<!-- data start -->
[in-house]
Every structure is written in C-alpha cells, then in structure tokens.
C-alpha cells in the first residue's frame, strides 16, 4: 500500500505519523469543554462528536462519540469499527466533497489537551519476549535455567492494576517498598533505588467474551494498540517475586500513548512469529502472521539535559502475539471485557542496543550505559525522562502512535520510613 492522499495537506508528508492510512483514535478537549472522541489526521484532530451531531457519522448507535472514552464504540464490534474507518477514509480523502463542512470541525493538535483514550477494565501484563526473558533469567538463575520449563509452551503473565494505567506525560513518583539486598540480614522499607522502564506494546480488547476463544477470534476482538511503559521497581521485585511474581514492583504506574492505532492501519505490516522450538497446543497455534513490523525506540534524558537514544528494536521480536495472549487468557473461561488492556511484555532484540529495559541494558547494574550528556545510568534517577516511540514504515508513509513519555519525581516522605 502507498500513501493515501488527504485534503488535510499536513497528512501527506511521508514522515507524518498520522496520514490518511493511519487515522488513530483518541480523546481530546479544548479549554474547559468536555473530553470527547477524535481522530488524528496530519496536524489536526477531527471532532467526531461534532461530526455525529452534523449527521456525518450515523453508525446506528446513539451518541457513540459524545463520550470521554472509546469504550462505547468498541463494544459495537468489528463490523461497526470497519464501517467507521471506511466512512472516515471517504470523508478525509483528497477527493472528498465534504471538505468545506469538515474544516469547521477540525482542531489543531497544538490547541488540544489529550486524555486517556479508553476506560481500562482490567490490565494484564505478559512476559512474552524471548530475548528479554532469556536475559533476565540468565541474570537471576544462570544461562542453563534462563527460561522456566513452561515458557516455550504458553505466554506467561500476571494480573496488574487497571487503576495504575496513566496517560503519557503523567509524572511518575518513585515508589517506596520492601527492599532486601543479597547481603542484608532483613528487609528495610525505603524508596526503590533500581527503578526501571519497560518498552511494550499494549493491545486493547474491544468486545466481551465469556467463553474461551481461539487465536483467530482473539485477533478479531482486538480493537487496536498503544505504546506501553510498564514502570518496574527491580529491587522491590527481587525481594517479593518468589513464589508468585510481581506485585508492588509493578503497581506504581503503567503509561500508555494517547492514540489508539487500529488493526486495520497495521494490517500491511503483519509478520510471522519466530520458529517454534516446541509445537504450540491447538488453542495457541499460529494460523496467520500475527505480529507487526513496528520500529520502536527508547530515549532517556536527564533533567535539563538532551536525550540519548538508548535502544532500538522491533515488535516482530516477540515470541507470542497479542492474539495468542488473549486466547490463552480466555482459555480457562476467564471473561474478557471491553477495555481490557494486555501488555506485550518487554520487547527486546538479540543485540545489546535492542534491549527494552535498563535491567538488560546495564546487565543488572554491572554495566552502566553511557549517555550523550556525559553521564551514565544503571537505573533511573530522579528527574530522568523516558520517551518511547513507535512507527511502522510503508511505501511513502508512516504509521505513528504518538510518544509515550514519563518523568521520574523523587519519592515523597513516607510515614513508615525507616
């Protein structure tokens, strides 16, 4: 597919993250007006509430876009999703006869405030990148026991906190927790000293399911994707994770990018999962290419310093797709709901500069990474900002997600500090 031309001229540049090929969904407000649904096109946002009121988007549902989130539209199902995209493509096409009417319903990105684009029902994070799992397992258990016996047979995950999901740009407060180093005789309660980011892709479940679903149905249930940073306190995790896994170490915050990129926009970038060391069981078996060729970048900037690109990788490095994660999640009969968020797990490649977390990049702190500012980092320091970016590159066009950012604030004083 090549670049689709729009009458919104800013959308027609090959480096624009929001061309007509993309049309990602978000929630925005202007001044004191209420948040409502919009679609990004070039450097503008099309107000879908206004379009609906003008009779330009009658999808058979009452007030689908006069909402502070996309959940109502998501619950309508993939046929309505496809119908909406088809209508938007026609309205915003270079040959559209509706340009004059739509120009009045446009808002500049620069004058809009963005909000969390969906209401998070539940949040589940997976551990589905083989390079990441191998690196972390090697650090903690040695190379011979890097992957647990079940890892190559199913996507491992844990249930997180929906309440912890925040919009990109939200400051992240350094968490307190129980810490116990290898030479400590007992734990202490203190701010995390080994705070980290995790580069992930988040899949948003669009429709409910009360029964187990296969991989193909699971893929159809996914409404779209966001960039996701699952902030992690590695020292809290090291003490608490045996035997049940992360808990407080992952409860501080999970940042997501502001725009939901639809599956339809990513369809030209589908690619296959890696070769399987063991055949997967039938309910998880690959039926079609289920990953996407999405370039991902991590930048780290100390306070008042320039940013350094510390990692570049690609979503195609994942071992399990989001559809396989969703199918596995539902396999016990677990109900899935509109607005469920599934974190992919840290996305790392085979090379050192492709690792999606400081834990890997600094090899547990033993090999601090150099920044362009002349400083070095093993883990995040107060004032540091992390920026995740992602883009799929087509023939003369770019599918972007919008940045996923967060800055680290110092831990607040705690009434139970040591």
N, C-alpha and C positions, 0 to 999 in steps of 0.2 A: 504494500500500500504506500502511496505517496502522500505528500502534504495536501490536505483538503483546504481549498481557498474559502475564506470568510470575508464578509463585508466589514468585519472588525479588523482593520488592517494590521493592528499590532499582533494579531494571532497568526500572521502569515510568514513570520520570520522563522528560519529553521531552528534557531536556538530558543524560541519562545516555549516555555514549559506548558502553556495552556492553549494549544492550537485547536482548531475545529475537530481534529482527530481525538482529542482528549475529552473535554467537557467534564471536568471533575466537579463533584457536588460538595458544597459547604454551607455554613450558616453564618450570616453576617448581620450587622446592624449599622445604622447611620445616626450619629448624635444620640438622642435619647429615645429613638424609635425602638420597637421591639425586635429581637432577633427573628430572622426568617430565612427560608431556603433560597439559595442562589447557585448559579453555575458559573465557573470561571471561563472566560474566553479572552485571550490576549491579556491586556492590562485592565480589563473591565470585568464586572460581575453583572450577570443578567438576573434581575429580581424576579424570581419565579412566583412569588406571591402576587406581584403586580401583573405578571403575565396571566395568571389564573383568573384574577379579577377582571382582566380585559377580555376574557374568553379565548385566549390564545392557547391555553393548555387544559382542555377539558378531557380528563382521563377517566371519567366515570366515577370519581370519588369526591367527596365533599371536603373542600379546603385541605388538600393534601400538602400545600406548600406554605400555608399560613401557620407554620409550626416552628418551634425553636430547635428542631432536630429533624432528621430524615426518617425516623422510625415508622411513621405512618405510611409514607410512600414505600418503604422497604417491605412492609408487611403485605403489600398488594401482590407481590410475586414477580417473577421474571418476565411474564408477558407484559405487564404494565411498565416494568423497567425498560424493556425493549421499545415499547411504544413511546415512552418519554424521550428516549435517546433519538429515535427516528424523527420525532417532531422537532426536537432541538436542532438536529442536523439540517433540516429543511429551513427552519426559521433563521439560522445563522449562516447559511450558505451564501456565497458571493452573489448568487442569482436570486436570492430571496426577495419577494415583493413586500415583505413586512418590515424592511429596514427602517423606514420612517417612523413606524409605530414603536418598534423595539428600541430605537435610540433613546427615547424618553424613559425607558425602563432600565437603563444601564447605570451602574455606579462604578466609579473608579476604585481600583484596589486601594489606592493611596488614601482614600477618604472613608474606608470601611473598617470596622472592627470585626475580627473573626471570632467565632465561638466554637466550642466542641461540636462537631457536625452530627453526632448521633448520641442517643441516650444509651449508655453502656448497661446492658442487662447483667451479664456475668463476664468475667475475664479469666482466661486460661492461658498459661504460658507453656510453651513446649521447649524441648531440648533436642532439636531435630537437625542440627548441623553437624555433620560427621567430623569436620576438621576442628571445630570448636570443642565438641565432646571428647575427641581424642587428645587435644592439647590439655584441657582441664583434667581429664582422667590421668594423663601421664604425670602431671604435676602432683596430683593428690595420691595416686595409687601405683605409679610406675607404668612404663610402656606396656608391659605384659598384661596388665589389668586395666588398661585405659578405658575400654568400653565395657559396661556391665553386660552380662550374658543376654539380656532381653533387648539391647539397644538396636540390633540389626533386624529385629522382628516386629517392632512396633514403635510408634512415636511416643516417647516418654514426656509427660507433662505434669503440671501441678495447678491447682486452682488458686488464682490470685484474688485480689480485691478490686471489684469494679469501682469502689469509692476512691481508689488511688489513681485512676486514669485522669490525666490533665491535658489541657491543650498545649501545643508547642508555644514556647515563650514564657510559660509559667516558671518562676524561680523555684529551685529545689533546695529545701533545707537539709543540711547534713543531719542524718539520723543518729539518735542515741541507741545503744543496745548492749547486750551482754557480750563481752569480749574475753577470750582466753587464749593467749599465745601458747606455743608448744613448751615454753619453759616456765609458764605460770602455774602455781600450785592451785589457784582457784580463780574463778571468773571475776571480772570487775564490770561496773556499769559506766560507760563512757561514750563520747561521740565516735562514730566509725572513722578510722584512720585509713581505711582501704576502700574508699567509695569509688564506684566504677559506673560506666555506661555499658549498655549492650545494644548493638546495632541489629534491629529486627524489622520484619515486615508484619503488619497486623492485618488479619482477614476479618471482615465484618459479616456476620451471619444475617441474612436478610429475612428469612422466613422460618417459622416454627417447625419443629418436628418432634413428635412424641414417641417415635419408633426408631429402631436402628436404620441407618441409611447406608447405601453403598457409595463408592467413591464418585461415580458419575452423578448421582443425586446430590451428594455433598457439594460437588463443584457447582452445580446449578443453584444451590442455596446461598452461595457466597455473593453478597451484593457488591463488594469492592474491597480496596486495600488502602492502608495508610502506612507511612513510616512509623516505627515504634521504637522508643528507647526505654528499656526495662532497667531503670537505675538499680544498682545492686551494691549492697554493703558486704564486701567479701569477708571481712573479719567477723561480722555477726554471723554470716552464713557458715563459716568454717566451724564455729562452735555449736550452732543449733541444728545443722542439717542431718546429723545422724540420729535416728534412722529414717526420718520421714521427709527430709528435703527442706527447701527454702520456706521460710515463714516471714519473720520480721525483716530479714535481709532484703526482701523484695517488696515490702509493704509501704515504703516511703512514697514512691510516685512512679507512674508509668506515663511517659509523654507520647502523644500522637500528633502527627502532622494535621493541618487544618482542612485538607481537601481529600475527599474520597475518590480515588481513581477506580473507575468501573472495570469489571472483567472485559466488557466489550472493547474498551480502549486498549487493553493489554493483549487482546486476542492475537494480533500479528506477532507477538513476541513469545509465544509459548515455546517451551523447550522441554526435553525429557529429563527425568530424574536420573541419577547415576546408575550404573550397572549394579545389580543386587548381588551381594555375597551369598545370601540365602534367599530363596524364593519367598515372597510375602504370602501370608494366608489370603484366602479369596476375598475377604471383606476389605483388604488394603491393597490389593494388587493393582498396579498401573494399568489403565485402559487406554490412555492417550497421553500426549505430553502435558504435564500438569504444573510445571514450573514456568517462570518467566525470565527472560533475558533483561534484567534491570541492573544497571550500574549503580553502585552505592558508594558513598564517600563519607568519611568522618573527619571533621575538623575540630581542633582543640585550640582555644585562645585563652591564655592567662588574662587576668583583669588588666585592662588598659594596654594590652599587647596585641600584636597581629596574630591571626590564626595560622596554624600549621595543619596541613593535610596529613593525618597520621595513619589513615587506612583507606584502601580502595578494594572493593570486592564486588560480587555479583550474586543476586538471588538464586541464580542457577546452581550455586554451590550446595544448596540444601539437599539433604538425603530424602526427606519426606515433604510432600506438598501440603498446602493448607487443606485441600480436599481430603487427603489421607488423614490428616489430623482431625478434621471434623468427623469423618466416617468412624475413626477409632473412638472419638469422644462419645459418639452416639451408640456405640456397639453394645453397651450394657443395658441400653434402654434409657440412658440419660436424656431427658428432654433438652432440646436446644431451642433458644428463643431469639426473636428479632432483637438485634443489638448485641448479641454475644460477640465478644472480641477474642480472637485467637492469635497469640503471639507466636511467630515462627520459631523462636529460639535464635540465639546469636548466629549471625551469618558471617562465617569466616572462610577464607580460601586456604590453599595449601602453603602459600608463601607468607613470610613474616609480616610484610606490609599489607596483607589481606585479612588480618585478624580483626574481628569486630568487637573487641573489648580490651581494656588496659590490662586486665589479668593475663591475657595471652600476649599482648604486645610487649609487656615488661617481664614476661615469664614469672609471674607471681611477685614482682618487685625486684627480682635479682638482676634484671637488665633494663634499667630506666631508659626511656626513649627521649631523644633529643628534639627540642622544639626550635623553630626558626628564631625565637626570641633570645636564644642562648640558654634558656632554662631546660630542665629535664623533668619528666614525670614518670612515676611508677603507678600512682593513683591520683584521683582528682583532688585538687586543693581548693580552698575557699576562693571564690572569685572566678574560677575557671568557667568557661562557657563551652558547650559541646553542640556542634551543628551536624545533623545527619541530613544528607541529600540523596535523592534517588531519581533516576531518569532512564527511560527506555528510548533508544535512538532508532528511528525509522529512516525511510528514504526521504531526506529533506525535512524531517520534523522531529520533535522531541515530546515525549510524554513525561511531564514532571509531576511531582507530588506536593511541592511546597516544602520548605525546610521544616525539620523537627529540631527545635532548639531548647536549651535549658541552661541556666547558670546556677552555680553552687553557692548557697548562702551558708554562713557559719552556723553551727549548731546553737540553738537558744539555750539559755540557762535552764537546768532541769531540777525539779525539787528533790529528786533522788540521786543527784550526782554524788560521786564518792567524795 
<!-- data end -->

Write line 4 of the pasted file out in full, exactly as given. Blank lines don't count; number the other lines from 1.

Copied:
């Protein structure tokens, strides 16, 4: 597919993250007006509430876009999703006869405030990148026991906190927790000293399911994707994770990018999962290419310093797709709901500069990474900002997600500090 031309001229540049090929969904407000649904096109946002009121988007549902989130539209199902995209493509096409009417319903990105684009029902994070799992397992258990016996047979995950999901740009407060180093005789309660980011892709479940679903149905249930940073306190995790896994170490915050990129926009970038060391069981078996060729970048900037690109990788490095994660999640009969968020797990490649977390990049702190500012980092320091970016590159066009950012604030004083 090549670049689709729009009458919104800013959308027609090959480096624009929001061309007509993309049309990602978000929630925005202007001044004191209420948040409502919009679609990004070039450097503008099309107000879908206004379009609906003008009779330009009658999808058979009452007030689908006069909402502070996309959940109502998501619950309508993939046929309505496809119908909406088809209508938007026609309205915003270079040959559209509706340009004059739509120009009045446009808002500049620069004058809009963005909000969390969906209401998070539940949040589940997976551990589905083989390079990441191998690196972390090697650090903690040695190379011979890097992957647990079940890892190559199913996507491992844990249930997180929906309440912890925040919009990109939200400051992240350094968490307190129980810490116990290898030479400590007992734990202490203190701010995390080994705070980290995790580069992930988040899949948003669009429709409910009360029964187990296969991989193909699971893929159809996914409404779209966001960039996701699952902030992690590695020292809290090291003490608490045996035997049940992360808990407080992952409860501080999970940042997501502001725009939901639809599956339809990513369809030209589908690619296959890696070769399987063991055949997967039938309910998880690959039926079609289920990953996407999405370039991902991590930048780290100390306070008042320039940013350094510390990692570049690609979503195609994942071992399990989001559809396989969703199918596995539902396999016990677990109900899935509109607005469920599934974190992919840290996305790392085979090379050192492709690792999606400081834990890997600094090899547990033993090999601090150099920044362009002349400083070095093993883990995040107060004032540091992390920026995740992602883009799929087509023939003369770019599918972007919008940045996923967060800055680290110092831990607040705690009434139970040591």